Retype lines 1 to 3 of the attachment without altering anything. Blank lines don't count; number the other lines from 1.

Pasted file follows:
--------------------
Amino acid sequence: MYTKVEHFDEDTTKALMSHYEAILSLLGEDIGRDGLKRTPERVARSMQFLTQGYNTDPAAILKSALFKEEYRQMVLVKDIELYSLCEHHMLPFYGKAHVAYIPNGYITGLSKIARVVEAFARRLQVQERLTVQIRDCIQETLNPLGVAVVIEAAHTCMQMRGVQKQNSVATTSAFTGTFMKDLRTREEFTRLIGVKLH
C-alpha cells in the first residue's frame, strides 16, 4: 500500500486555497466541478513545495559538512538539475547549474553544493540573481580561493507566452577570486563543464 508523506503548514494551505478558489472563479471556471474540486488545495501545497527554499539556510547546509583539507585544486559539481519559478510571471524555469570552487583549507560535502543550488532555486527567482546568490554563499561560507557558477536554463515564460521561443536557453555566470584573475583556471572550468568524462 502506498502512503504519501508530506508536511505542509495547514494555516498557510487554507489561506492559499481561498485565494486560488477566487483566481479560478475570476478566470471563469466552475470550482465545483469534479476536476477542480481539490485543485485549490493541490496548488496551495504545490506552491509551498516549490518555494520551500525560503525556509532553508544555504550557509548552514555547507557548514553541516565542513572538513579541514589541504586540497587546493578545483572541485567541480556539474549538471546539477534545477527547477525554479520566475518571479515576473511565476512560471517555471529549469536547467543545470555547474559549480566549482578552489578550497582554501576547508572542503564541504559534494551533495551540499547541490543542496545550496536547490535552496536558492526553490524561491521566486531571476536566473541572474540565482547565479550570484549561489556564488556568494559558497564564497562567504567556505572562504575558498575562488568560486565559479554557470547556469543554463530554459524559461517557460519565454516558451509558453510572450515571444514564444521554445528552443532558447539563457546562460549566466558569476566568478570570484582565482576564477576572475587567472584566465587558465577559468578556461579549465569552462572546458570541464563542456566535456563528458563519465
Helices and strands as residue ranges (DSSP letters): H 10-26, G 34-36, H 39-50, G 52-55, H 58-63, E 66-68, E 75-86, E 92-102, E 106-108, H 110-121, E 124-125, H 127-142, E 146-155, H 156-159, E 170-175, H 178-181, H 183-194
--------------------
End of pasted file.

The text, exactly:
Amino acid sequence: MYTKVEHFDEDTTKALMSHYEAILSLLGEDIGRDGLKRTPERVARSMQFLTQGYNTDPAAILKSALFKEEYRQMVLVKDIELYSLCEHHMLPFYGKAHVAYIPNGYITGLSKIARVVEAFARRLQVQERLTVQIRDCIQETLNPLGVAVVIEAAHTCMQMRGVQKQNSVATTSAFTGTFMKDLRTREEFTRLIGVKLH
C-alpha cells in the first residue's frame, strides 16, 4: 500500500486555497466541478513545495559538512538539475547549474553544493540573481580561493507566452577570486563543464 508523506503548514494551505478558489472563479471556471474540486488545495501545497527554499539556510547546509583539507585544486559539481519559478510571471524555469570552487583549507560535502543550488532555486527567482546568490554563499561560507557558477536554463515564460521561443536557453555566470584573475583556471572550468568524462 502506498502512503504519501508530506508536511505542509495547514494555516498557510487554507489561506492559499481561498485565494486560488477566487483566481479560478475570476478566470471563469466552475470550482465545483469534479476536476477542480481539490485543485485549490493541490496548488496551495504545490506552491509551498516549490518555494520551500525560503525556509532553508544555504550557509548552514555547507557548514553541516565542513572538513579541514589541504586540497587546493578545483572541485567541480556539474549538471546539477534545477527547477525554479520566475518571479515576473511565476512560471517555471529549469536547467543545470555547474559549480566549482578552489578550497582554501576547508572542503564541504559534494551533495551540499547541490543542496545550496536547490535552496536558492526553490524561491521566486531571476536566473541572474540565482547565479550570484549561489556564488556568494559558497564564497562567504567556505572562504575558498575562488568560486565559479554557470547556469543554463530554459524559461517557460519565454516558451509558453510572450515571444514564444521554445528552443532558447539563457546562460549566466558569476566568478570570484582565482576564477576572475587567472584566465587558465577559468578556461579549465569552462572546458570541464563542456566535456563528458563519465
Helices and strands as residue ranges (DSSP letters): H 10-26, G 34-36, H 39-50, G 52-55, H 58-63, E 66-68, E 75-86, E 92-102, E 106-108, H 110-121, E 124-125, H 127-142, E 146-155, H 156-159, E 170-175, H 178-181, H 183-194